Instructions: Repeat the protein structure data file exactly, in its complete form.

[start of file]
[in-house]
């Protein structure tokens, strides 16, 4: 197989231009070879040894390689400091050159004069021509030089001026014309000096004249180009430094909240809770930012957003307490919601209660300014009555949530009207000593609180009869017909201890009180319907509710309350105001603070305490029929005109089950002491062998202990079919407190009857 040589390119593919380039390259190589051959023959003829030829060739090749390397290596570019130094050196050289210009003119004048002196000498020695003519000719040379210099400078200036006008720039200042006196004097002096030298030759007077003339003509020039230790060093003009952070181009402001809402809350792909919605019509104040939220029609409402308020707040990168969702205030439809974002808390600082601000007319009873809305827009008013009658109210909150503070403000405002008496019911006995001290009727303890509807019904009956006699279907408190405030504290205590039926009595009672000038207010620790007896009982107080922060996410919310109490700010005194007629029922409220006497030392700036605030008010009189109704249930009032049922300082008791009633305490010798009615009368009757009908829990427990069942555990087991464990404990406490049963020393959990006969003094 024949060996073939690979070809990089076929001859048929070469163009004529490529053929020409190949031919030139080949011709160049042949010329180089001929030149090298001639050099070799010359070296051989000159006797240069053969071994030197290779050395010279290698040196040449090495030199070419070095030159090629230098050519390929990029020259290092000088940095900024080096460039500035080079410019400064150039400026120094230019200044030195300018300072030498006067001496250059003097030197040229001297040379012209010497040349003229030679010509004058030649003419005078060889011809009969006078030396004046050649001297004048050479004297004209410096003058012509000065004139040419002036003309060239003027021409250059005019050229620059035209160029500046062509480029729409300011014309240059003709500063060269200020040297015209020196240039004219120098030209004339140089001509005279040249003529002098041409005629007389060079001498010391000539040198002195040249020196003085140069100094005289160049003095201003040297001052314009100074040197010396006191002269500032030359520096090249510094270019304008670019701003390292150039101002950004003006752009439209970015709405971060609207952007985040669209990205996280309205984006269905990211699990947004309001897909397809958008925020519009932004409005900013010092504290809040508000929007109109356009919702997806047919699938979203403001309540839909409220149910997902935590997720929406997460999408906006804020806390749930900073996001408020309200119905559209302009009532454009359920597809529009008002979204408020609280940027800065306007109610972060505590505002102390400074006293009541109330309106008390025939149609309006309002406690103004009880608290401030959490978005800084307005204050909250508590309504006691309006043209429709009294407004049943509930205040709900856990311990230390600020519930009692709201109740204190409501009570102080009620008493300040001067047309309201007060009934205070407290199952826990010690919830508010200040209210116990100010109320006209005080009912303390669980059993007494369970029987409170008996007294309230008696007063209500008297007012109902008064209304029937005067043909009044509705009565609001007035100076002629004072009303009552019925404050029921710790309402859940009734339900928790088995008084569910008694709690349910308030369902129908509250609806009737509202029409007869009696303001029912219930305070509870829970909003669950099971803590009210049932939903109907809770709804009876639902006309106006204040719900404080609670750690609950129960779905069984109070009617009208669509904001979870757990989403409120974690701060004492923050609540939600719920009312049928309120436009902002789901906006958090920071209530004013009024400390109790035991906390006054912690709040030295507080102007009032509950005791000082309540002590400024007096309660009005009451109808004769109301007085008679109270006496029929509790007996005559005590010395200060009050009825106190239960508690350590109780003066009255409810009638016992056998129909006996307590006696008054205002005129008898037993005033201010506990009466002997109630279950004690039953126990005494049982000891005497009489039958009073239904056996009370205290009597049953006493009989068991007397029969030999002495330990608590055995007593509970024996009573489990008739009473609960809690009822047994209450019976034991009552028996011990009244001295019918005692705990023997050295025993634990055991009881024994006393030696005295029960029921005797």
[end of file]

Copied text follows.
[in-house]
């Protein structure tokens, strides 16, 4: 197989231009070879040894390689400091050159004069021509030089001026014309000096004249180009430094909240809770930012957003307490919601209660300014009555949530009207000593609180009869017909201890009180319907509710309350105001603070305490029929005109089950002491062998202990079919407190009857 040589390119593919380039390259190589051959023959003829030829060739090749390397290596570019130094050196050289210009003119004048002196000498020695003519000719040379210099400078200036006008720039200042006196004097002096030298030759007077003339003509020039230790060093003009952070181009402001809402809350792909919605019509104040939220029609409402308020707040990168969702205030439809974002808390600082601000007319009873809305827009008013009658109210909150503070403000405002008496019911006995001290009727303890509807019904009956006699279907408190405030504290205590039926009595009672000038207010620790007896009982107080922060996410919310109490700010005194007629029922409220006497030392700036605030008010009189109704249930009032049922300082008791009633305490010798009615009368009757009908829990427990069942555990087991464990404990406490049963020393959990006969003094 024949060996073939690979070809990089076929001859048929070469163009004529490529053929020409190949031919030139080949011709160049042949010329180089001929030149090298001639050099070799010359070296051989000159006797240069053969071994030197290779050395010279290698040196040449090495030199070419070095030159090629230098050519390929990029020259290092000088940095900024080096460039500035080079410019400064150039400026120094230019200044030195300018300072030498006067001496250059003097030197040229001297040379012209010497040349003229030679010509004058030649003419005078060889011809009969006078030396004046050649001297004048050479004297004209410096003058012509000065004139040419002036003309060239003027021409250059005019050229620059035209160029500046062509480029729409300011014309240059003709500063060269200020040297015209020196240039004219120098030209004339140089001509005279040249003529002098041409005629007389060079001498010391000539040198002195040249020196003085140069100094005289160049003095201003040297001052314009100074040197010396006191002269500032030359520096090249510094270019304008670019701003390292150039101002950004003006752009439209970015709405971060609207952007985040669209990205996280309205984006269905990211699990947004309001897909397809958008925020519009932004409005900013010092504290809040508000929007109109356009919702997806047919699938979203403001309540839909409220149910997902935590997720929406997460999408906006804020806390749930900073996001408020309200119905559209302009009532454009359920597809529009008002979204408020609280940027800065306007109610972060505590505002102390400074006293009541109330309106008390025939149609309006309002406690103004009880608290401030959490978005800084307005204050909250508590309504006691309006043209429709009294407004049943509930205040709900856990311990230390600020519930009692709201109740204190409501009570102080009620008493300040001067047309309201007060009934205070407290199952826990010690919830508010200040209210116990100010109320006209005080009912303390669980059993007494369970029987409170008996007294309230008696007063209500008297007012109902008064209304029937005067043909009044509705009565609001007035100076002629004072009303009552019925404050029921710790309402859940009734339900928790088995008084569910008694709690349910308030369902129908509250609806009737509202029409007869009696303001029912219930305070509870829970909003669950099971803590009210049932939903109907809770709804009876639902006309106006204040719900404080609670750690609950129960779905069984109070009617009208669509904001979870757990989403409120974690701060004492923050609540939600719920009312049928309120436009902002789901906006958090920071209530004013009024400390109790035991906390006054912690709040030295507080102007009032509950005791000082309540002590400024007096309660009005009451109808004769109301007085008679109270006496029929509790007996005559005590010395200060009050009825106190239960508690350590109780003066009255409810009638016992056998129909006996307590006696008054205002005129008898037993005033201010506990009466002997109630279950004690039953126990005494049982000891005497009489039958009073239904056996009370205290009597049953006493009989068991007397029969030999002495330990608590055995007593509970024996009573489990008739009473609960809690009822047994209450019976034991009552028996011990009244001295019918005692705990023997050295025993634990055991009881024994006393030696005295029960029921005797």